As news of the description of this old nine-month long fight has been making the rounds, there is another not-so-unconnected interview with Priyanka Chopra circulating. Chopra describes complaining about her low pay while she worked in Bollywood, only to be told by producers that she could be easily replaced. Natalie Portman, who won as Oscar for her performance in Black Swan, also recently talked about being paid three times less than Ashton Kutcher in No Strings Attached.
All these stories begin to sound similar. Sonam Kapoor argued in an interview in October 2016, that her film Veere Di Wedding, which has an all-women cast, was not given the same kind of budget by the same studio that John Abraham and Varun Dhawan got to make Dishoom — which meant that she had to cut her fee. Unsurprisingly, when she brought this up on Koffee with Karan, Johar simply changed the topic. Nobody finds it strange that there is no hue and cry every time male actors make many times more than women actors — but when there is even an inkling that Deepika Padukone made more than Amitabh Bachchan in Piku, there is a long, excited discussion.
Johar writes of this fight with Kapoor completely unapologetically, blissfully oblivious to the meaning of what he’s said. This is completely normal in his super-feudal world. It makes one of Secret Deodorant’s recent ads (called #StressTest, which shows women in stressful situations) strangely real. And this might be the only time in the world that we apply the word realism to a deodorant ad. In this one, a woman is in the loo in front of a mirror practising how to ask her boss for a higher salary. We see her trying to be friendly, saying she has a “favour” to ask of him before trailing off and muttering that it’s not really a favour — in the same way that it’s odd that Emma Stone has to say she’s “lucky” to have been paid as much as her male colleagues.
In her piece in The New Yorker, Konnikova goes on to argue that studies have shown that the general advice that’s often shot off to women — to stand up for themselves, to be assertive in negotiations — very often backfires. According to the studies, women who asked for higher salaries were penalised more often than men were: women and men were promoted for different skills. While for men the focus remained on their competence at work, for women, the focus shifted to their social skills—nobody liked assertive, loud women. It’s just a different way of looking at what Jennifer Lawrence wrote in the Lenny Letter, “I would be lying if I didn’t say there was an element of wanting to be liked that influenced my decision to close the deal [for American Hustle] without a real fight. I didn’t want to seem ‘difficult’ or ‘spoiled’.”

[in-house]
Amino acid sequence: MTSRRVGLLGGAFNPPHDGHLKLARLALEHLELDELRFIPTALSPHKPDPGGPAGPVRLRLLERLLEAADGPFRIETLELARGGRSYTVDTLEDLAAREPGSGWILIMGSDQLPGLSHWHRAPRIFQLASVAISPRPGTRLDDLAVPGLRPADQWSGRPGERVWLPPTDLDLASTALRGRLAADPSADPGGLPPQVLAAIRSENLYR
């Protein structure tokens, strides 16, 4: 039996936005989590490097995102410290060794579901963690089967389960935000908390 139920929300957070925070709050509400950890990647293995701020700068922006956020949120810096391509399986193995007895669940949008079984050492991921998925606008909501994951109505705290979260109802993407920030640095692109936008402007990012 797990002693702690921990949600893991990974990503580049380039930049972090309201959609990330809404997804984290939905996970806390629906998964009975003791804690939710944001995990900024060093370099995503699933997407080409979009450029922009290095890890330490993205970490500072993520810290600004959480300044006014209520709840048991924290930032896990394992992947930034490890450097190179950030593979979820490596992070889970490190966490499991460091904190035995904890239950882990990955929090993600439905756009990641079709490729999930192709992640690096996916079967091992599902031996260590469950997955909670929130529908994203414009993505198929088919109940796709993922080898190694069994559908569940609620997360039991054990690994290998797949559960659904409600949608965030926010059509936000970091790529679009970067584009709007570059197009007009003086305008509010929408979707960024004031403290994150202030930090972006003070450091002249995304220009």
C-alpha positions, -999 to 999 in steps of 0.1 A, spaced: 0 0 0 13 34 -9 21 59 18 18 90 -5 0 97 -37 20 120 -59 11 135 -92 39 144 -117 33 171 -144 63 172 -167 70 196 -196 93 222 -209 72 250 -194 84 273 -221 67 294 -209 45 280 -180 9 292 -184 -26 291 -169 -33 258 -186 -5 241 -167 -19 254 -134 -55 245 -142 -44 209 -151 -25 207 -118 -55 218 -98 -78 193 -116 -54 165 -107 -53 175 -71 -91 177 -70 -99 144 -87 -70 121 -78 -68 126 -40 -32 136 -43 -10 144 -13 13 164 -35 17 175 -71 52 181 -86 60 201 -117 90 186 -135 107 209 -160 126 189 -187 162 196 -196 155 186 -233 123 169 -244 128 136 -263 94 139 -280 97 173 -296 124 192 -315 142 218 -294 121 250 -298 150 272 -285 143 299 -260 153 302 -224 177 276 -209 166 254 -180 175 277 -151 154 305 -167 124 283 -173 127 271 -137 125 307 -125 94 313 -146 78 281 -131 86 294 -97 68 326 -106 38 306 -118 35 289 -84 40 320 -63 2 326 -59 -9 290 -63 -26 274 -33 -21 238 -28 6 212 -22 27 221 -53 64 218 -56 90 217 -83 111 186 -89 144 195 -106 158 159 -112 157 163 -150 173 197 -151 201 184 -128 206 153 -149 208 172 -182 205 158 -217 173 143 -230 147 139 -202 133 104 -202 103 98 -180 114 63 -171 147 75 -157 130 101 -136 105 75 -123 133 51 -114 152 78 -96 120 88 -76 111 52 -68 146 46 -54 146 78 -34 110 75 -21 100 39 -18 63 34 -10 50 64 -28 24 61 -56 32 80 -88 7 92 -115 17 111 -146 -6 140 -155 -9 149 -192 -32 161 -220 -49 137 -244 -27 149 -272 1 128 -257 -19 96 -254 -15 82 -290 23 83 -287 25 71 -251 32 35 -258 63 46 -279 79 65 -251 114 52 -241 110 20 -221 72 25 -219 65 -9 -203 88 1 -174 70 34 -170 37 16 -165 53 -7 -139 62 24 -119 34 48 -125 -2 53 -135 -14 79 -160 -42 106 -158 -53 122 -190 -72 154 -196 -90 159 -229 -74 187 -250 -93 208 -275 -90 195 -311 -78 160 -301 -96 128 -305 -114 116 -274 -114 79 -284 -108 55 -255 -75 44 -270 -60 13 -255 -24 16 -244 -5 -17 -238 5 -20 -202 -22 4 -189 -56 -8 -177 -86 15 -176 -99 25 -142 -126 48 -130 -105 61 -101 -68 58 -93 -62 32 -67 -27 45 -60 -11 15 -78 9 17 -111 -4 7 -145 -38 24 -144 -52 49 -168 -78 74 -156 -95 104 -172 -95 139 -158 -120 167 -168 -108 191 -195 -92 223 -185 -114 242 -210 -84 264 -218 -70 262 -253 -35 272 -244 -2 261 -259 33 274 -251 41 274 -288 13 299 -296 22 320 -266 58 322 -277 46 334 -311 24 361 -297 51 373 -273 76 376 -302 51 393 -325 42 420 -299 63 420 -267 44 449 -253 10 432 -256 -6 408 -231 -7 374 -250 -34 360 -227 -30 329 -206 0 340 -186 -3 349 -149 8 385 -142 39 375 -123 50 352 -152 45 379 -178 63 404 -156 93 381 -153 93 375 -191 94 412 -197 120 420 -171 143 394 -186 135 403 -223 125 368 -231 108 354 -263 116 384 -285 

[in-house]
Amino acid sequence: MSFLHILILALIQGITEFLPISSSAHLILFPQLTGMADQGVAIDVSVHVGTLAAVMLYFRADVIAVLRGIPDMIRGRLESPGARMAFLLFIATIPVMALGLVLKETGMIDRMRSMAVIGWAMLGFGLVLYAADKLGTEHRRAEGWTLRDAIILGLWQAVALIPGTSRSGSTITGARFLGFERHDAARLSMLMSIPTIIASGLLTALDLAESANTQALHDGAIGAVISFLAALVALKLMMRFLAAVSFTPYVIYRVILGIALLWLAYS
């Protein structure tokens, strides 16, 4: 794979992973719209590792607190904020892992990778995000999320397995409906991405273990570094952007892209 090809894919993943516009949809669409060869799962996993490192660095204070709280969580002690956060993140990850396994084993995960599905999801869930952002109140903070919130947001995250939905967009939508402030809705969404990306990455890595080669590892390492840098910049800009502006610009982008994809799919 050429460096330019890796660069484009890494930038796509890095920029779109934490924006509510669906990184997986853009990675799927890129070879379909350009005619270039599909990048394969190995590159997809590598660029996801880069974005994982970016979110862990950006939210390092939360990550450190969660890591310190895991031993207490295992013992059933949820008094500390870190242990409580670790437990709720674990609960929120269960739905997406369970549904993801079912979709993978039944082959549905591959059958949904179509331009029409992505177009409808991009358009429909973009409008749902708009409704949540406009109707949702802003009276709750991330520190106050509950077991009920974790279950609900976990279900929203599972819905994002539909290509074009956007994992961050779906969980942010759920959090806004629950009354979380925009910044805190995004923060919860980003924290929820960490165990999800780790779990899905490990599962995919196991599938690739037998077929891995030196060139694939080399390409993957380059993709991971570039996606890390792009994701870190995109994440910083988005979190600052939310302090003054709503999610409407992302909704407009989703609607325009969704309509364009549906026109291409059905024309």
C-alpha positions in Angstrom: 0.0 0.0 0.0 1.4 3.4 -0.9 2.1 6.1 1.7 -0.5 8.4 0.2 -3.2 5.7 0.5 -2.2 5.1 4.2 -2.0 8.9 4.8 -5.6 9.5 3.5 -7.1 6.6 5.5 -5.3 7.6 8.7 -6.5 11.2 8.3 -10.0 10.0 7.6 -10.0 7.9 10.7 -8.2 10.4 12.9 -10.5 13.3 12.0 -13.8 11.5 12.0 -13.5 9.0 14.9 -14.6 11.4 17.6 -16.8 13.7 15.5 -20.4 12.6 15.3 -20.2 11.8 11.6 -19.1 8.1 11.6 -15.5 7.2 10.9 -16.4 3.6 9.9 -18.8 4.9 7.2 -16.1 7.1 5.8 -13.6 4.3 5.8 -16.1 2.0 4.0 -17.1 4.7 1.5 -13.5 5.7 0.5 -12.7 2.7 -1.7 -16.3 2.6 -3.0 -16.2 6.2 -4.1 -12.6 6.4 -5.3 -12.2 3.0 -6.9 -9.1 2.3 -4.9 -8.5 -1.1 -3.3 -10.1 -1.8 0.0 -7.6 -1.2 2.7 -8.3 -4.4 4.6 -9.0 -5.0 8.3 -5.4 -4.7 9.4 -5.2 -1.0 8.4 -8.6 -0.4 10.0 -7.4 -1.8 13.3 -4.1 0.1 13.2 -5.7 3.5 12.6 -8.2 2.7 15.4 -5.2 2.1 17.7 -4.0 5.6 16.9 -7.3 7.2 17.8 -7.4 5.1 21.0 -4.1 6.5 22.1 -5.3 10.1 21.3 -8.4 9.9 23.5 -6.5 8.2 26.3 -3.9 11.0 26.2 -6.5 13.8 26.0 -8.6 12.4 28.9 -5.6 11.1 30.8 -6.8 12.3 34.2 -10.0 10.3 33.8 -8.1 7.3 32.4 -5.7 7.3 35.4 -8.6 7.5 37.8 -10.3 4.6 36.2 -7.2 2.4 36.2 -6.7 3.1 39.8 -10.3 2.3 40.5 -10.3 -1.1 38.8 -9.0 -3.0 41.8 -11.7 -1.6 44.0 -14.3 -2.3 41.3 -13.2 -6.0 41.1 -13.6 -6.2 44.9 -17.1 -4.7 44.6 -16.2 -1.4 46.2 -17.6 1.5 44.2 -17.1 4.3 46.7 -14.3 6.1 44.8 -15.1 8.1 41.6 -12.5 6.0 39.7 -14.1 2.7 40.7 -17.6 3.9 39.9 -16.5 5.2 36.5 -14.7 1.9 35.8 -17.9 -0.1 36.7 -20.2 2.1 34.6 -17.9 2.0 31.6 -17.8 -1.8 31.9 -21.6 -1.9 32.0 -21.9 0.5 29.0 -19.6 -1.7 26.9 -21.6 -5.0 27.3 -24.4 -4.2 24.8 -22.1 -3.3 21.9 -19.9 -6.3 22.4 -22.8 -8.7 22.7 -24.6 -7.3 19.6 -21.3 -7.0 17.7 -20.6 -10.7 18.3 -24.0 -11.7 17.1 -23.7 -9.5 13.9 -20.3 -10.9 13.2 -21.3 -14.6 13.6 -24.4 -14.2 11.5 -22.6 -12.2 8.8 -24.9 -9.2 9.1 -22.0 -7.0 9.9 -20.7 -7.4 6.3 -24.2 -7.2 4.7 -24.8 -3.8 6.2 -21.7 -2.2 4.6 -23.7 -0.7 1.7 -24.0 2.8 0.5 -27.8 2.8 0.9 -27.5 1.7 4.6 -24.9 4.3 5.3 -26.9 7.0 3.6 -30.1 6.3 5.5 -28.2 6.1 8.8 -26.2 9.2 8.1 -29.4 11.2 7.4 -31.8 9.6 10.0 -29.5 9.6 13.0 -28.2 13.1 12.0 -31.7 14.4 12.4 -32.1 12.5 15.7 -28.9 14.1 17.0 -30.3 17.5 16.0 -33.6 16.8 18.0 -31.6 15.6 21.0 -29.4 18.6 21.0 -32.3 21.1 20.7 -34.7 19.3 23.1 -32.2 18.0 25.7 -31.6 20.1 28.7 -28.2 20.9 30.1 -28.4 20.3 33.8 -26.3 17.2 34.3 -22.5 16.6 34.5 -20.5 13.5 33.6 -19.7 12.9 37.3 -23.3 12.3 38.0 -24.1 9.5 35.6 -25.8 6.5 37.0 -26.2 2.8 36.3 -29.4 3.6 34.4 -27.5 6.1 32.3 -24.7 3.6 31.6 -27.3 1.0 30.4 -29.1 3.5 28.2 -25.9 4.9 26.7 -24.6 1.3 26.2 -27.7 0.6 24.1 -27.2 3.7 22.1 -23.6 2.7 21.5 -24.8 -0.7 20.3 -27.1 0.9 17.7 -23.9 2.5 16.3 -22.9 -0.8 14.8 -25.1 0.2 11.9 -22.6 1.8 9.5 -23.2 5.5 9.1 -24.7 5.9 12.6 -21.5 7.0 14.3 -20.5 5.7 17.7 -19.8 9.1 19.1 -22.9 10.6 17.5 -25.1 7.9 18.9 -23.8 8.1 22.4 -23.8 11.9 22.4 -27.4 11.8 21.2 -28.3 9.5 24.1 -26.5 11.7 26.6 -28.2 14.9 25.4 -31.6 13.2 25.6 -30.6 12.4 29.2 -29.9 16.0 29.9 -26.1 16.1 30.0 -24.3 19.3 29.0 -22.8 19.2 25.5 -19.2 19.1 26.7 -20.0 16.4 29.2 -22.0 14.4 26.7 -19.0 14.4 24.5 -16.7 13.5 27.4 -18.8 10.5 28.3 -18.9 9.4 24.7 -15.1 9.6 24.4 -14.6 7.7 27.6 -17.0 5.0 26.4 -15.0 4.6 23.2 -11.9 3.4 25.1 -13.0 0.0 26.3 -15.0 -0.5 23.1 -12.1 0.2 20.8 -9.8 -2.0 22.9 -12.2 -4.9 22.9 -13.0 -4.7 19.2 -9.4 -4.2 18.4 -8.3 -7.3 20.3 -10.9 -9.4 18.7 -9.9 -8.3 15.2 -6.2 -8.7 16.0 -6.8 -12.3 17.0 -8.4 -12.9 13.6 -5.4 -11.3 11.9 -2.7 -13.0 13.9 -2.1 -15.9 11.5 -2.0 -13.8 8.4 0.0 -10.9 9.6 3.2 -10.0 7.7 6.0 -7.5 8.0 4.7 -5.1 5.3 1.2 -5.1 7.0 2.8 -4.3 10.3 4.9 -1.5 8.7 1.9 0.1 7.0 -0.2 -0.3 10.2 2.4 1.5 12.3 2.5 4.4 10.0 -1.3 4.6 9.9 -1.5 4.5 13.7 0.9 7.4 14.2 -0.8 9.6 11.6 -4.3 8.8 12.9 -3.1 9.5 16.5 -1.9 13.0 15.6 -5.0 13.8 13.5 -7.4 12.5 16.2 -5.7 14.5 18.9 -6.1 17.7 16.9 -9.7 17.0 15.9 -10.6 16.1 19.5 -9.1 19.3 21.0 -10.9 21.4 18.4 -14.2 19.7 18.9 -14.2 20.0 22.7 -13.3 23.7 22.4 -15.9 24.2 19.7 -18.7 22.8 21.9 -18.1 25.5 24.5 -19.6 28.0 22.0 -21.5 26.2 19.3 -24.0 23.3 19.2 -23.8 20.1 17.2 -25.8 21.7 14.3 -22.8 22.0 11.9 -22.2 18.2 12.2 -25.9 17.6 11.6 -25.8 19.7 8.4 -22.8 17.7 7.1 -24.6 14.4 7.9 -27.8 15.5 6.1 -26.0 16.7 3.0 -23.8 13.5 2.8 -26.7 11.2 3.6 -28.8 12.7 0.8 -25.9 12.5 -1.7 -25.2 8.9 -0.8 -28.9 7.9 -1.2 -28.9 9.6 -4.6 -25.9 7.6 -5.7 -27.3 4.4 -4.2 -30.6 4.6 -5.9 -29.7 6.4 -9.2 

In Germany, the cabinet has passed a draft bill that will allow workers to sue their employer if they can’t justify the wage gap between men and women for doing the same job. Opposition to this bill has rather conveniently argued that it will “foster workplace envy and discontent”— something that Johar might vigorously nod his head to. And as Kapoor’s argument with Johar shows, it’s only obvious that it isn’t true that women aren’t paid equally because they don’t ask for this — there are all these men who need to get out of the way, stop feeling ‘hurt’, and pony up.
Co-published with Firstpost.